Jeff Pearlman

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On the booing of Andrew Luck

Screen Shot 2019-08-24 at 10.20.33 PM

For the eight of you who missed this, earlier tonight it was announced that Andrew Luck, the veteran Colts quarterback, is retiring from the NFL at age 29.

When they learned the news, a good number of Indianapolis fans booed him.

Yes, booed him.

Shame.

Luck arrived in the league as the first overall selection in the 2012 draft, and the ensuing years have been alternating themes of brilliance and pain. That Luck has thrown for 23,671 yards and 171 touchdowns is remarkable when one realizes he missed the entire 2017 season and appeared in only seven games in 2015. The guy just couldn’t catch a break, and the organization hardly helped, routinely placing him behind some of the NFL’s worst lines. He was a pinata, waiting to be demolished.

And yet, no complaints, no gripes, no whines. The guy has been classy, honest, upfront, giving, supportive. He seems to be the rare player who crosses the myriad locker room lines—race, age, class, politics, position. Or, put differently, teammates loved Luck.

When I first saw the boos stream down upon Andrew Luck, I thought about conversations I’ve had with different retired NFL players through the years. Most, if not all, come to the inevitable realization that they are mere pieces of meat. There is no Jets Family or Raiders Family or Chiefs Family or Colts Family. Fan loyalty only lasts as long as you’re performing. The league doesn’t care if you ultimately suffer from collision-induced brain damage and will fight to the death to avoid paying a cent of your medical expenses. The booing of Andrew Luck is shocking in its rawness, but it’s not particularly shocking. Colts fans viewed Luck as you would a possession; a shiny toy purchased at Macy’s. As the guy who tossed 39 touchdown passes last season, he was the King of Indy.

As the guy who walked off the field, a ghost of the promise that once was, he was useless.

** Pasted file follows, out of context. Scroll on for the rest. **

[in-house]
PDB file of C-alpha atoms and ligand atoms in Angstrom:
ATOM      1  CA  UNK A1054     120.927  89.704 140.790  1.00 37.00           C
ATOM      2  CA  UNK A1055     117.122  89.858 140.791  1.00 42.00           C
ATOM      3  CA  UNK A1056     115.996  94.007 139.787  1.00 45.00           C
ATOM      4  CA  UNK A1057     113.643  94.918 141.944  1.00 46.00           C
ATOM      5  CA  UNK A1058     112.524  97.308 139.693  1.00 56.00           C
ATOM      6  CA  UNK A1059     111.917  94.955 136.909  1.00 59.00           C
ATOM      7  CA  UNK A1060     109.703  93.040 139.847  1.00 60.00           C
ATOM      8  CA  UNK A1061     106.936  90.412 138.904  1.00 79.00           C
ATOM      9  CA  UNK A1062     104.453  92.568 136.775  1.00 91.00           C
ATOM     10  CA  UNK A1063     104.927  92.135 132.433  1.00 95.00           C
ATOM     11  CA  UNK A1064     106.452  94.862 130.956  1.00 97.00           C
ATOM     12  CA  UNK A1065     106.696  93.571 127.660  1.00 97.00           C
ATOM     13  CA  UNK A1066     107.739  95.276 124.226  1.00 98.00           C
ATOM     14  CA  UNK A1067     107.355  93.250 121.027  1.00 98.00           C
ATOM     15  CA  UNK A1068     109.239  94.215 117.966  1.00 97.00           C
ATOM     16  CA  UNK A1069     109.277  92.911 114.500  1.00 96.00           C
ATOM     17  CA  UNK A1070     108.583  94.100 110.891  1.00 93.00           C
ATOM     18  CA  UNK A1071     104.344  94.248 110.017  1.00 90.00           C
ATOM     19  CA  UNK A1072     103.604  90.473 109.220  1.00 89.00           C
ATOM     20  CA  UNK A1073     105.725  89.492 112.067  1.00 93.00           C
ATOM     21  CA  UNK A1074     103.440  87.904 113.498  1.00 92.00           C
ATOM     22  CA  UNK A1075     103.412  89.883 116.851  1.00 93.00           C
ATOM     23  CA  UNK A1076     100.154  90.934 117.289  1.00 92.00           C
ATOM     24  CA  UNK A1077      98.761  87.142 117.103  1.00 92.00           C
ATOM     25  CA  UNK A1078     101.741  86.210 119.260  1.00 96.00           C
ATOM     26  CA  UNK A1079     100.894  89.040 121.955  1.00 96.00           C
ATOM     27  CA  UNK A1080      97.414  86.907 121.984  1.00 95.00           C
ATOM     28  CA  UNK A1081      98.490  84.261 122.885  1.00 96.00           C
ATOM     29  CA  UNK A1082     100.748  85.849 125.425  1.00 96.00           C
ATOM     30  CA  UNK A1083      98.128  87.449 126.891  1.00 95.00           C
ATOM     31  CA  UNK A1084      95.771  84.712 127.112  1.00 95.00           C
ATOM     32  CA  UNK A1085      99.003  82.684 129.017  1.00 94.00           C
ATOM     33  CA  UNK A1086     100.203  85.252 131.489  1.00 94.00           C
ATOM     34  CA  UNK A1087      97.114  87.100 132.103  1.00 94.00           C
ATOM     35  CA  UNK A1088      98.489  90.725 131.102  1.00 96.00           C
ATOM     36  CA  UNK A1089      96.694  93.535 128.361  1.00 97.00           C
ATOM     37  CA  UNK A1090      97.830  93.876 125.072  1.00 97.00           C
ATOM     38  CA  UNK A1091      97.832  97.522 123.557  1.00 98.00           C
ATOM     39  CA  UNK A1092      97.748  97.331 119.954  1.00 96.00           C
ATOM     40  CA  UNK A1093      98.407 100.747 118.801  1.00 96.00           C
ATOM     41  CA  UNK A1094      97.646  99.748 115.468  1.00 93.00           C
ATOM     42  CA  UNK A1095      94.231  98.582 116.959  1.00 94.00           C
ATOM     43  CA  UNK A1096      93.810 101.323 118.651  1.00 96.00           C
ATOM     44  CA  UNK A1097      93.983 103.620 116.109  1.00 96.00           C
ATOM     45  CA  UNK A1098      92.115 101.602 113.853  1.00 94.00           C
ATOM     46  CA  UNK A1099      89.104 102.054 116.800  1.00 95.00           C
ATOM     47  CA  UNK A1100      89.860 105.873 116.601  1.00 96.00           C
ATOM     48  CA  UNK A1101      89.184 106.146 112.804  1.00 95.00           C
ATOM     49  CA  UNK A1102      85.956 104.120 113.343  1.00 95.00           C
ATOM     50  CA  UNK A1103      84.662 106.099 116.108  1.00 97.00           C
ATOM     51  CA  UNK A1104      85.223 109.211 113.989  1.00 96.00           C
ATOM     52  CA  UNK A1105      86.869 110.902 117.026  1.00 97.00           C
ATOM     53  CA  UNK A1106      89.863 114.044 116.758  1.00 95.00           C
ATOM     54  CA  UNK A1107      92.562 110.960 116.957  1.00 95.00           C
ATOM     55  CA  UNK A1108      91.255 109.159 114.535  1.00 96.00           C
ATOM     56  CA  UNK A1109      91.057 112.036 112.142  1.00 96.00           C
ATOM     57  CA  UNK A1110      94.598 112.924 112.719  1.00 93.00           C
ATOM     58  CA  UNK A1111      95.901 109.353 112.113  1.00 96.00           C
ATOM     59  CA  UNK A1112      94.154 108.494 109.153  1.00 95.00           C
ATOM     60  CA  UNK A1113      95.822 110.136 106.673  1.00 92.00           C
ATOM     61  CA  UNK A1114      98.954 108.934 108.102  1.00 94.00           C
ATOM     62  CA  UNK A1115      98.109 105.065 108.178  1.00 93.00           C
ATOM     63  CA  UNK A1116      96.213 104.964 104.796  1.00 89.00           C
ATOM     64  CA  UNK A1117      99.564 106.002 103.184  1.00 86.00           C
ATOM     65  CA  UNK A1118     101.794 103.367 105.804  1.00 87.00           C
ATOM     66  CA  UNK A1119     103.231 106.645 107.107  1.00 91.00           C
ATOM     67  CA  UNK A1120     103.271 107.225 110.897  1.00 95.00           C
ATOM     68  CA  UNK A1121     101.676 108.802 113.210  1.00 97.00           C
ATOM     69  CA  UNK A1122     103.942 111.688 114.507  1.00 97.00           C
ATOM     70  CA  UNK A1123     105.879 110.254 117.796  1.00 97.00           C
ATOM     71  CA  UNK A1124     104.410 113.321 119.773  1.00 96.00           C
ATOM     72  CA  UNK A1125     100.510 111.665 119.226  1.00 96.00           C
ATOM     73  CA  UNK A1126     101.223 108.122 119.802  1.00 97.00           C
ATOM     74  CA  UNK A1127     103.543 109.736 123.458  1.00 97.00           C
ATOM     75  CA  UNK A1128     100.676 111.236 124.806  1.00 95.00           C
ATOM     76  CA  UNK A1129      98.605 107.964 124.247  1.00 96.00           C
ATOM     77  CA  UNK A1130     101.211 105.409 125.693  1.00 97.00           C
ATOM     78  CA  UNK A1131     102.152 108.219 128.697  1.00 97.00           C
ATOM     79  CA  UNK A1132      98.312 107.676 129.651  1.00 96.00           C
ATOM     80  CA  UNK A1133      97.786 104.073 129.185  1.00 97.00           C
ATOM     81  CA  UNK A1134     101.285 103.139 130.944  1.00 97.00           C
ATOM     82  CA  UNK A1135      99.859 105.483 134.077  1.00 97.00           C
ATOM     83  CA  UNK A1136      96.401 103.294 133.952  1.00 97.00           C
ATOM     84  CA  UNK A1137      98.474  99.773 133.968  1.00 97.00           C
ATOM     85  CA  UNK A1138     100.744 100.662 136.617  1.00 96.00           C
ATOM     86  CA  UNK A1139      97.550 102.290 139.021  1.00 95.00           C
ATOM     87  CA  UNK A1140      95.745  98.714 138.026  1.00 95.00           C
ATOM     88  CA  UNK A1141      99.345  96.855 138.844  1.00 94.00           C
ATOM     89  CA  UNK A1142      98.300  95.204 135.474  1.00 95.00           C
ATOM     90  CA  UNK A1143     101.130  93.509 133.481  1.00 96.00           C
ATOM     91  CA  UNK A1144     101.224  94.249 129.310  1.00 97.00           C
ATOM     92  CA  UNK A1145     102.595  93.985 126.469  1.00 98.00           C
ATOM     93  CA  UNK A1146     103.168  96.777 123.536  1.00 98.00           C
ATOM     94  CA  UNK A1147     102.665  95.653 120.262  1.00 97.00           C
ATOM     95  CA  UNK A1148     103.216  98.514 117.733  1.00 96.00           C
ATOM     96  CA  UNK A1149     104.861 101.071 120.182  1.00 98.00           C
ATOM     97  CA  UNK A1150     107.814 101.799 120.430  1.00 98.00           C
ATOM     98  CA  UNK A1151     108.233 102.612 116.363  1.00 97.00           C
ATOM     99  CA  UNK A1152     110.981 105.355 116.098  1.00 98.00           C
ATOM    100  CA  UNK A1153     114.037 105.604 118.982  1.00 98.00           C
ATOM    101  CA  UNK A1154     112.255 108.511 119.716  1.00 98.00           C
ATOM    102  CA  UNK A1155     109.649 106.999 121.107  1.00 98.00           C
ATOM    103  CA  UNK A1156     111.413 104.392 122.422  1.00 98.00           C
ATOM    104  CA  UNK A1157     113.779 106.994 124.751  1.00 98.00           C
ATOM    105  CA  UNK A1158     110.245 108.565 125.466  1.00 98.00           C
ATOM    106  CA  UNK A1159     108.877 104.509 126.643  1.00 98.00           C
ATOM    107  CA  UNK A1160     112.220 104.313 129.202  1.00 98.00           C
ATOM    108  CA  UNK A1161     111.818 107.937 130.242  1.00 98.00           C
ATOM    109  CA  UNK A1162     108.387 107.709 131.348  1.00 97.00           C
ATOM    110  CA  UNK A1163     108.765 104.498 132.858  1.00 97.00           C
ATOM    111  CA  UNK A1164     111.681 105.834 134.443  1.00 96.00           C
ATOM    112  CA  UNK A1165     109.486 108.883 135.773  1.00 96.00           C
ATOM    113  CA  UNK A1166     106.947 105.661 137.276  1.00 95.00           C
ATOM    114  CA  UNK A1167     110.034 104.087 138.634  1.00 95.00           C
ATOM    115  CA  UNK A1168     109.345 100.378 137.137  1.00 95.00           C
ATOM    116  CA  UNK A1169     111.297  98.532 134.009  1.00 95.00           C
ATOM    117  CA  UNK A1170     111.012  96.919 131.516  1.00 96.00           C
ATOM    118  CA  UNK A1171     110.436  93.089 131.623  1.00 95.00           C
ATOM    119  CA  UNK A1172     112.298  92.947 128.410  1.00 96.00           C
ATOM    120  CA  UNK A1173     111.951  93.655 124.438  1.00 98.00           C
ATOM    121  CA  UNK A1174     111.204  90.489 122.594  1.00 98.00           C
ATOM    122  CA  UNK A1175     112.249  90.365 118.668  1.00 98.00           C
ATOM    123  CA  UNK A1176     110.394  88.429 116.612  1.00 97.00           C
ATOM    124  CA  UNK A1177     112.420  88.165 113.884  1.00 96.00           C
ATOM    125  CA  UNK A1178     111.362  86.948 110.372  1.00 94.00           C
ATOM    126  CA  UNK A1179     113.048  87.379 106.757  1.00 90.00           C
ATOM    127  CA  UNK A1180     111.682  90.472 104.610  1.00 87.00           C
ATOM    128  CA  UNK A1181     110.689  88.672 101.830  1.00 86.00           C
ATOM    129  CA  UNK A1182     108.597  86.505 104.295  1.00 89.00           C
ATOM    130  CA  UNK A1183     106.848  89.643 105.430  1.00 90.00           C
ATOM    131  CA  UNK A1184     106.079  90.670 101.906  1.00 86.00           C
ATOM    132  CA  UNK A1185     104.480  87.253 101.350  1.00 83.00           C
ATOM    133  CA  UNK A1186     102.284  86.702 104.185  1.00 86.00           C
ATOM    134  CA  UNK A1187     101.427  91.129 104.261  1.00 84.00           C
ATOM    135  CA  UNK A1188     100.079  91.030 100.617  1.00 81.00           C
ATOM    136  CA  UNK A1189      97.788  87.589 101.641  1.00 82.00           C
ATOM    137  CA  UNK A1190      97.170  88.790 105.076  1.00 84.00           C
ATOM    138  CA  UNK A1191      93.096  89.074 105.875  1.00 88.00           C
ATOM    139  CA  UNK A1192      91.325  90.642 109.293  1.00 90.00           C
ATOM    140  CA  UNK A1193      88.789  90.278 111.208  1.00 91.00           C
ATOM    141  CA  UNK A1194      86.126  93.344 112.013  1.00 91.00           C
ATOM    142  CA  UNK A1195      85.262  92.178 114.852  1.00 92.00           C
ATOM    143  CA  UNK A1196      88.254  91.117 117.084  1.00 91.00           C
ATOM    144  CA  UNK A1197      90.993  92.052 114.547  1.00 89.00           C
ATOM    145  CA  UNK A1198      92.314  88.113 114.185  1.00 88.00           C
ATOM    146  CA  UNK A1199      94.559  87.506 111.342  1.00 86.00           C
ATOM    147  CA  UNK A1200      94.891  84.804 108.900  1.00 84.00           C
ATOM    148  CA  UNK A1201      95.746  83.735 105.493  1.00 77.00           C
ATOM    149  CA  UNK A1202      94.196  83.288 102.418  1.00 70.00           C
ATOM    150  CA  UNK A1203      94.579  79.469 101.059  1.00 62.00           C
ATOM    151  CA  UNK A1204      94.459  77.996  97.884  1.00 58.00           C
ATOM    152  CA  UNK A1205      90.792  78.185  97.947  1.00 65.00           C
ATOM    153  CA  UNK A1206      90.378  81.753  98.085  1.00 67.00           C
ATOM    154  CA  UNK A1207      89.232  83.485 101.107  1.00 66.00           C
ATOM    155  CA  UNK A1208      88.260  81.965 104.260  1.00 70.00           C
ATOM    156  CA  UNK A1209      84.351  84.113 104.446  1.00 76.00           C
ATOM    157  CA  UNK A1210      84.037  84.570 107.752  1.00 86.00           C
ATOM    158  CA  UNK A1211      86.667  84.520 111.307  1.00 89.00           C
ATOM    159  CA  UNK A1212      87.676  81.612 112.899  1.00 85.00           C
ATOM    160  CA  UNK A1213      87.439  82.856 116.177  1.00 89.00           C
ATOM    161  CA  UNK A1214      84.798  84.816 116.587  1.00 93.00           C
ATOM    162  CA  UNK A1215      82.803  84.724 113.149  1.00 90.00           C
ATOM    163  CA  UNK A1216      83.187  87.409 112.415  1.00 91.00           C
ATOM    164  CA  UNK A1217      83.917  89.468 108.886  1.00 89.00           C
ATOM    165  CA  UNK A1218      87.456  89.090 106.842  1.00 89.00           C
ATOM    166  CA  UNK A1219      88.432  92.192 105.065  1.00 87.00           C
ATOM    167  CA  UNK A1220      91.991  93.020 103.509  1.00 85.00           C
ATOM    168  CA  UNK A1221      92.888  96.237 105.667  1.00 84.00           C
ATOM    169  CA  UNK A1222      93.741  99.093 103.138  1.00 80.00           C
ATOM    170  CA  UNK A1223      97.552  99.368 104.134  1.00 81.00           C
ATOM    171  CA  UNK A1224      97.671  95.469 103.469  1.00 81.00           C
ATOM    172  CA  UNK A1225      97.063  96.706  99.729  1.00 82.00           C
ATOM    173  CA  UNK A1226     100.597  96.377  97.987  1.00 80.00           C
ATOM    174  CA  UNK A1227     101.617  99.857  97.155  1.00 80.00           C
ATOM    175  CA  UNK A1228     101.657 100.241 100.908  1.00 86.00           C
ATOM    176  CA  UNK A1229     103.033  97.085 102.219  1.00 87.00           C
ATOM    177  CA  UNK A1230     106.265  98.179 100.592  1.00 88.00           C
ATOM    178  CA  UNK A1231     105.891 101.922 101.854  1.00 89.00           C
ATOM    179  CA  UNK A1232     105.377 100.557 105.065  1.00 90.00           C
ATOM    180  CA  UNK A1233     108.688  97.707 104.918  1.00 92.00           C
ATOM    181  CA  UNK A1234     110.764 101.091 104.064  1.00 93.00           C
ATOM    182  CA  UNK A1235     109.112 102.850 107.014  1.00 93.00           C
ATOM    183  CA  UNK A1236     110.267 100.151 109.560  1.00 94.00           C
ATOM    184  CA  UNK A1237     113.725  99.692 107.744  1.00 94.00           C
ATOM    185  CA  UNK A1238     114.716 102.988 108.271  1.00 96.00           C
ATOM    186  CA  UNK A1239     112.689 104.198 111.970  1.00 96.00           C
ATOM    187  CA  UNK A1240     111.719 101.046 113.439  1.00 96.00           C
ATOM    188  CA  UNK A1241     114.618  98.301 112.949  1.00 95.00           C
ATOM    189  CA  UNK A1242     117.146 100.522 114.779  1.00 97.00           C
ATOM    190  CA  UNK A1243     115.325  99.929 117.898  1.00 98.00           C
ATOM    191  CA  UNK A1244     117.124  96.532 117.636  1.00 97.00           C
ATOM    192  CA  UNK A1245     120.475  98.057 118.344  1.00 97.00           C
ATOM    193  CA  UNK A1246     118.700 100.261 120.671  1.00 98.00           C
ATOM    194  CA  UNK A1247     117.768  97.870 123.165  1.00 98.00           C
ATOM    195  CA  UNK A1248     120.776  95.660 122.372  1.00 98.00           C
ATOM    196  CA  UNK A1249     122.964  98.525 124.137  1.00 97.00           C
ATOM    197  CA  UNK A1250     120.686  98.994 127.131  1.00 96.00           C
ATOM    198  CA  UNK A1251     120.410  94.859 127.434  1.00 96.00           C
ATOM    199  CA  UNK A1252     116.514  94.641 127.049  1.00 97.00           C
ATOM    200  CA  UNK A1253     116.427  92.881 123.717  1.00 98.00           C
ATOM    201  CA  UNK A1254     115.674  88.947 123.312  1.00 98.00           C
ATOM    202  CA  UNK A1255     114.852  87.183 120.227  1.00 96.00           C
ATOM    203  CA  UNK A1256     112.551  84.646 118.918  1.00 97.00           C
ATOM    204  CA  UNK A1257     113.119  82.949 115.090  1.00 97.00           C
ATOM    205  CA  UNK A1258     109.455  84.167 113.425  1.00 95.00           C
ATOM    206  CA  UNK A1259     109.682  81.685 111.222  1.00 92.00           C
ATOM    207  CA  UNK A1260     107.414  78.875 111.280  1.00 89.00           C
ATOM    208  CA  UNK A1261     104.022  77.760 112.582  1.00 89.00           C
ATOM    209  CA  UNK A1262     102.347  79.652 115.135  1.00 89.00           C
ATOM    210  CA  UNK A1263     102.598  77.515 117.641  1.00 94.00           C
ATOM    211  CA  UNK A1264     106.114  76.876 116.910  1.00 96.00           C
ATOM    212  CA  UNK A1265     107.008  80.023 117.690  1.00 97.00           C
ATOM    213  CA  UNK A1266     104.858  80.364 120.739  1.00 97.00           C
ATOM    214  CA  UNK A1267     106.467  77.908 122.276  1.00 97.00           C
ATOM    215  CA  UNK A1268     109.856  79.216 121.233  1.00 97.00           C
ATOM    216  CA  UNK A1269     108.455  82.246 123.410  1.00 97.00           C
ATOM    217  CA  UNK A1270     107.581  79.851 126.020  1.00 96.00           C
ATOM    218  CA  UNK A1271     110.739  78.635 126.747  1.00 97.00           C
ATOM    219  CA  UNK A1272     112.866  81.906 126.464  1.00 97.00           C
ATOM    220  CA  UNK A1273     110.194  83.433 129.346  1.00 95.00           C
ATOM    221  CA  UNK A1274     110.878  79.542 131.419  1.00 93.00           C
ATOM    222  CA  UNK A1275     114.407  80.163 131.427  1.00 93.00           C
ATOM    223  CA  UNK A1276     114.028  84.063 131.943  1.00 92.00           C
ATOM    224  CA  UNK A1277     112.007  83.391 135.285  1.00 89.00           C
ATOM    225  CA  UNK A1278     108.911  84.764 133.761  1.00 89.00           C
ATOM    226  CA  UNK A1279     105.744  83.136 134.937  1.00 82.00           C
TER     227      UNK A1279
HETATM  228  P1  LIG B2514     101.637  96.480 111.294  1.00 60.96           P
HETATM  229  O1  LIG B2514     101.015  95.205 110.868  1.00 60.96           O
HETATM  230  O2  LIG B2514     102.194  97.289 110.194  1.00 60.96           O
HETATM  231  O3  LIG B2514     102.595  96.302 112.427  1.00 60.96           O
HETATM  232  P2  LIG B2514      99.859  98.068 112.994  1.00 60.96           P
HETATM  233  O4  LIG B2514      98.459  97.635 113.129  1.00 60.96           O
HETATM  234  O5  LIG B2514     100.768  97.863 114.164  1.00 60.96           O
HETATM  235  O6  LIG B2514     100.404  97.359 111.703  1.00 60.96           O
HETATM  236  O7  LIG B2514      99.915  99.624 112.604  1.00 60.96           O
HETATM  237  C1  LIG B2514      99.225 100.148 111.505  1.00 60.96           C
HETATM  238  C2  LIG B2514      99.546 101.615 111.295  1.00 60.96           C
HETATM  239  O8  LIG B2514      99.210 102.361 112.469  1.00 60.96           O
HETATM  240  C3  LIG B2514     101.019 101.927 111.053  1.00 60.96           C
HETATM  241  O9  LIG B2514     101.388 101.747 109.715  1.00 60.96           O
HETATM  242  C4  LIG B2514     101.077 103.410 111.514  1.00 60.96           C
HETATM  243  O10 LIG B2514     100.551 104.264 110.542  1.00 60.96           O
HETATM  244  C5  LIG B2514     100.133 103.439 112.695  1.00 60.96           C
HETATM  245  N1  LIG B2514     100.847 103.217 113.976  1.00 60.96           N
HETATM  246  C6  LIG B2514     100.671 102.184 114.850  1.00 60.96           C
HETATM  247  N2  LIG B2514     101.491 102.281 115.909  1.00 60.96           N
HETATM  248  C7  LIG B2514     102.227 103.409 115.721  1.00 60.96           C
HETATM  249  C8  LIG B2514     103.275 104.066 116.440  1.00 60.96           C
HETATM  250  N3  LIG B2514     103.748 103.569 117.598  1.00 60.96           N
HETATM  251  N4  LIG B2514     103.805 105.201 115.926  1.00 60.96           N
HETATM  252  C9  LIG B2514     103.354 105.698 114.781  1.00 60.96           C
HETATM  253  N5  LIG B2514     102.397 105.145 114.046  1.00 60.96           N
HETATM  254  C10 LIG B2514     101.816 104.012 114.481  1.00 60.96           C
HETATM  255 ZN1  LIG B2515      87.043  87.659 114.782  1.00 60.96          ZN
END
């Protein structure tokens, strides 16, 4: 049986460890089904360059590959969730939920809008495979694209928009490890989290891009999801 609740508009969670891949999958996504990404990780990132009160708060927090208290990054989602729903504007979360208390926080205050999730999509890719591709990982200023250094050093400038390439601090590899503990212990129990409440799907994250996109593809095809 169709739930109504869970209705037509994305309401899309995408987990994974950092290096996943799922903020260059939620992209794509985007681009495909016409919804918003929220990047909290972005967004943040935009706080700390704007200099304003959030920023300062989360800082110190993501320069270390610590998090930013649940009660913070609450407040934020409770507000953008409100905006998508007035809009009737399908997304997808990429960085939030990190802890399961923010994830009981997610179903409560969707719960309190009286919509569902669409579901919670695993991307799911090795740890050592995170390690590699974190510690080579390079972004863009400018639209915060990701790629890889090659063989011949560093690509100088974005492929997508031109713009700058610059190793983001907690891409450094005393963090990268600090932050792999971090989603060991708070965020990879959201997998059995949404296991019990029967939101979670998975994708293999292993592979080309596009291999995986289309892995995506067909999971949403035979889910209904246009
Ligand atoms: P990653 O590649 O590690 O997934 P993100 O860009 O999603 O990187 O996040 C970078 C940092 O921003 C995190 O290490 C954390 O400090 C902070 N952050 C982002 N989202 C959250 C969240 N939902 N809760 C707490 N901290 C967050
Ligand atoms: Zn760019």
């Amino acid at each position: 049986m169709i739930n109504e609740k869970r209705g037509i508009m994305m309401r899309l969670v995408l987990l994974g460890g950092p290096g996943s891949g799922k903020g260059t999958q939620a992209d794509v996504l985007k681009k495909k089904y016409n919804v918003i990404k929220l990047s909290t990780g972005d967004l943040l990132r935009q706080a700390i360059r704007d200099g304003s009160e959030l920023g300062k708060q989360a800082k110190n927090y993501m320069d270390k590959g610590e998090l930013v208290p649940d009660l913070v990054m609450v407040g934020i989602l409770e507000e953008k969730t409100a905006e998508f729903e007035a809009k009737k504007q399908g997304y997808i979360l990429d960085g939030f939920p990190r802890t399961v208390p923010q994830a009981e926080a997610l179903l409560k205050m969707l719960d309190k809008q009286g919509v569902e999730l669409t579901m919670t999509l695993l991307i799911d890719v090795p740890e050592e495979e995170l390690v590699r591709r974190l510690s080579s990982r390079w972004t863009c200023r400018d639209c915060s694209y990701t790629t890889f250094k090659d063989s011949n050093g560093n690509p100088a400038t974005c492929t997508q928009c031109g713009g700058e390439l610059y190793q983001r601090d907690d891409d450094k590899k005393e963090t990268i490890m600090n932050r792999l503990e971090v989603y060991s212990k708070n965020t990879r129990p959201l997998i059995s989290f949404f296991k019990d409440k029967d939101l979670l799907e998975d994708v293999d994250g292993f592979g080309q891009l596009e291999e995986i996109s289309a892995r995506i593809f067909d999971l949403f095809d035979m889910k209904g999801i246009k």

Andrew Luck was expired meat.

  • Paul C

    I will never forget Chuck Pagano seriously suggesting that Andrew Luck’s problems were Luck’s fault, because he should be “used to” the incompetence of his O-line by now. Pagano made many, many stupid statements during his tenure as Colts’ HC, but with that one remark he undid all the goodwill that ha’d acquired because of his battle with leukemia.

  • Paul C

    I would add that druggie owner Jim Irsay revealed that the team will not be seeking reimbursement of a prorated portion of Luck’s $32 million signing bonus, or the $12 million in roster bonuses he was paid in March. The team could have demanded reimbursement, and it was a menschlich move not to. They are to be applauded. The Lions, among other teams, hardballed the heck out of their early retirees (Sanders, Johnson). That may just be a Lions thing, but is there any possibility at all that skin color played any role in this disparate treatment?

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Once again, Jeff Pearlman has produced an exhaustively researched, elegantly written book that re-creates one of the most colorful and memorable teams of the modern era. No basketball fan's bookshelf will be complete without it.

— Seth Davis, author of Wooden: A Coach's Life